Hinamatsuri – a festival of girls, dolls and spring
Emperor and Empress Dolls | Photo by Anuki's Corner

Hinamatsuri – a festival of girls, dolls and spring

Come March, Japanese families and business will display beautiful, often handcrafted dolls depicting an imperial court scene. What’s behind this tradition?

Hina Matsuri, also often called Girl’s Day or Doll’s Day is celebrated on March 3rd and is one of the five seasonal festivals which are celebrated on auspicious days of the Chinese Calendar. It takes its name from the Hina-dolls (雛人形 Hinaningyo). These often handmade dolls are dressed in the fashion of the Heian period imperial court, displayed on a platform covered with red carpet. The dolls are usually handed down in the family and therefore, old and precious (read expensive). The central figurines are a sitting male and female doll (男雛 obina and 女雛 mebina respectively). They are symbolic for the royal bride and groom at a Heinan Period wedding. Parents will often gift their daughters the first pair before her first Hina Matsuri and then over the years accumulate the remaining dolls – up to seven tiers are possible. In a way, it is similar to having a nativity scene at home during Christmas in western cultures. Traditionally the dolls were displayed only on the day and only until the daughter’s 10th birthday. But in modern times many families leave them out for the whole month, and many offices and shops also put up their Hina Matsuri displays. Modern interpretations sometimes see the dolls replaced by other objects, like cat figurines or even ice cream. The festival is also strongly associated with Peaches and Peach blossoms as it used to coincide with it’s blooming before global warming.

While there is some variation based on the family’s tradition, the level and order of dolls are mostly set:

The centre stage and top platform are for the couple; they are often seated against a golden screen and have two paper lampstands next to them. For a complete set, place two vases with peach branches between them. The figures only represent positions, not individuals, but are dressed in full court attire and regalia. 

The second platform has the attendants of the royal couple. Three court ladies with serving utensils and a serving table will be standing or kneeling. To make the platform complete, little round tabletops with seasonal sweets are placed between the figures.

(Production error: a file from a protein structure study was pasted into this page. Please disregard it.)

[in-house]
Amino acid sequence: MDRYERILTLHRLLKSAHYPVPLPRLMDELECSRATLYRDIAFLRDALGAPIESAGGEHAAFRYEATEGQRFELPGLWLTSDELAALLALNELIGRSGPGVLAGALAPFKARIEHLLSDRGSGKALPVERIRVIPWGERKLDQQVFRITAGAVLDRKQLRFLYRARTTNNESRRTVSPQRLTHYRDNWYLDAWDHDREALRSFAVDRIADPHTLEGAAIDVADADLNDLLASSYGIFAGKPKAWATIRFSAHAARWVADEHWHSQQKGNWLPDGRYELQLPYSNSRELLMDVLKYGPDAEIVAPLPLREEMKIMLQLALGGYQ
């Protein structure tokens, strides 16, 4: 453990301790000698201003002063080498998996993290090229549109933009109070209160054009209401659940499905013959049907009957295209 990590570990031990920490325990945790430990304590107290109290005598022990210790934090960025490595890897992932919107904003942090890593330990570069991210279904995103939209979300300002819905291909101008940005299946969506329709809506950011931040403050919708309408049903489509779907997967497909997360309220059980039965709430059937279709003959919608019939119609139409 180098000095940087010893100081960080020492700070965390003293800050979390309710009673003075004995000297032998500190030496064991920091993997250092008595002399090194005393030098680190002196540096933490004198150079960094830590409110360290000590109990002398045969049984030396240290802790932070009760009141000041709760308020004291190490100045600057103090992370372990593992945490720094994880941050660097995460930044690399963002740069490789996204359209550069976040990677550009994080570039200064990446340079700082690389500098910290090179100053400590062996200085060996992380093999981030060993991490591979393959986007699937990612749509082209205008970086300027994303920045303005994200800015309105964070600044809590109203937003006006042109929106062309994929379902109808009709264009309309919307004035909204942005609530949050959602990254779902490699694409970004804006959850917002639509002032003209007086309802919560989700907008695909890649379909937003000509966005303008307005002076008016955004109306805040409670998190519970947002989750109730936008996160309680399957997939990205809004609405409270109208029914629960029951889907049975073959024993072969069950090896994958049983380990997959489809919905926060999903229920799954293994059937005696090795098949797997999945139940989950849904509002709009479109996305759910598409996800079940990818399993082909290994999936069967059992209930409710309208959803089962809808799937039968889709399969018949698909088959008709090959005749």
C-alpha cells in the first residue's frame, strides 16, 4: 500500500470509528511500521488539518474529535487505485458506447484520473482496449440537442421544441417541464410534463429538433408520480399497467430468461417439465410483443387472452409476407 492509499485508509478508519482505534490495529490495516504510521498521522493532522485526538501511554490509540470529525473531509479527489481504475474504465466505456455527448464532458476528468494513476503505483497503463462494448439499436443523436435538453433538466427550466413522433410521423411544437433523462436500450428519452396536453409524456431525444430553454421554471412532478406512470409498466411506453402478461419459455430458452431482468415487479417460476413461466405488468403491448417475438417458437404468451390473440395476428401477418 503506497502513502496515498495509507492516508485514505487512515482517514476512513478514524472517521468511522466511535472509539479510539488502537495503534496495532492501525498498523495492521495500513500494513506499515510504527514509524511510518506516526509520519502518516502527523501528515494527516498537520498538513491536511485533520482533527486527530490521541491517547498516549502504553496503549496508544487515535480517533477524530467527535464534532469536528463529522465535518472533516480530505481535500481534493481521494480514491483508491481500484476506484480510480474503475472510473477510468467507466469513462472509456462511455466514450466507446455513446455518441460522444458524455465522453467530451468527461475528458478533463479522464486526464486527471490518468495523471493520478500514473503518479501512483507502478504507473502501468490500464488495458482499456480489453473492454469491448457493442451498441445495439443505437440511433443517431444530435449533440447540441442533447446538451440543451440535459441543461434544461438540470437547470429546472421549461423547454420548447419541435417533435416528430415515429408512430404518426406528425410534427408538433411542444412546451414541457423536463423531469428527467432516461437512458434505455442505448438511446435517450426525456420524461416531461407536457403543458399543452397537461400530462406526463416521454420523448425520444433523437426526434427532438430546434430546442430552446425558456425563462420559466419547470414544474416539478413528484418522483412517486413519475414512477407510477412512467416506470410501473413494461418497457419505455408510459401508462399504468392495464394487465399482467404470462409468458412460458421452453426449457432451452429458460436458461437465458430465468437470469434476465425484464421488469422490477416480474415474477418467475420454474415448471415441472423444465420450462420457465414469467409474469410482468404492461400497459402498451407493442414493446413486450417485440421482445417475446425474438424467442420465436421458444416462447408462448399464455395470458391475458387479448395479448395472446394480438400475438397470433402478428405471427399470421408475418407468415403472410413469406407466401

The third platform holds the band, so to say, five male musicians. Four men play instruments and the fifth, the singer, is holding a fan and standing. The instruments typically are a small drum, a large drum, a hand drum and a flute. Can’t have a royal wedding without song and dance. 

On the fourth platform will be the Minister of the Left (usually an older doll) and the Minister of the Right typically a younger doll). They kneel according to their names on the left and right sides of the display. Between them will be covered tables and stands and diamond-shaped Mochi. Often there will be an Orange Tree and a Cherry Tree (Sakura) in the corners of the display.

The 5th Tier holds the helpers of the Emperor and the Empress, but for some reason, they are depicted as a trio of drinkers – the angry one, the laughing one and the crying one.  On the sixth and seventh tiers, a variety of miniature furniture, tools, carriages, etc., are displayed.

Having more than five platforms is not very common, but if the family did invest, then the 6th family will have various chests, drawers and similar items of furniture. The 7th platform will have palanquins, drawn carts, lacquered food boxes and other necessities for a royal picnic. 

The dolls are always very intricate, their gowns and accessories full of detail. An impressive display can be found on the 100 steps of the Hotel Gajoen Tokyo. It truly is a sight to behold.

Being dolls, they used to be toys for girls, but I don’t know anyone still playing with them in modern times. As my Japanese friends report, the dolls are often very stuffy, from being locked away for most of the year in chests. Being handed down, they are often fragile and should be kept very far away from the hands of children. 

Typical Hina Matsuri foods and drinks are 甘酒 Amazake (a sweet, non-alcoholic Sake), ちらし寿司 Chirashizushi (Assorted Sushi and vegetables on rice) and 桜餅Sakuramochi (Mochi wrapped in marinated Sakura leaves). 

In summary – a very delicate and elegant festival, to celebrate the starting of spring, youth and fun activities. Side note: boys need to wait a bit longer for their day – until May.


Travel writer and photographer, passionate hiker and a bit of a polyglot

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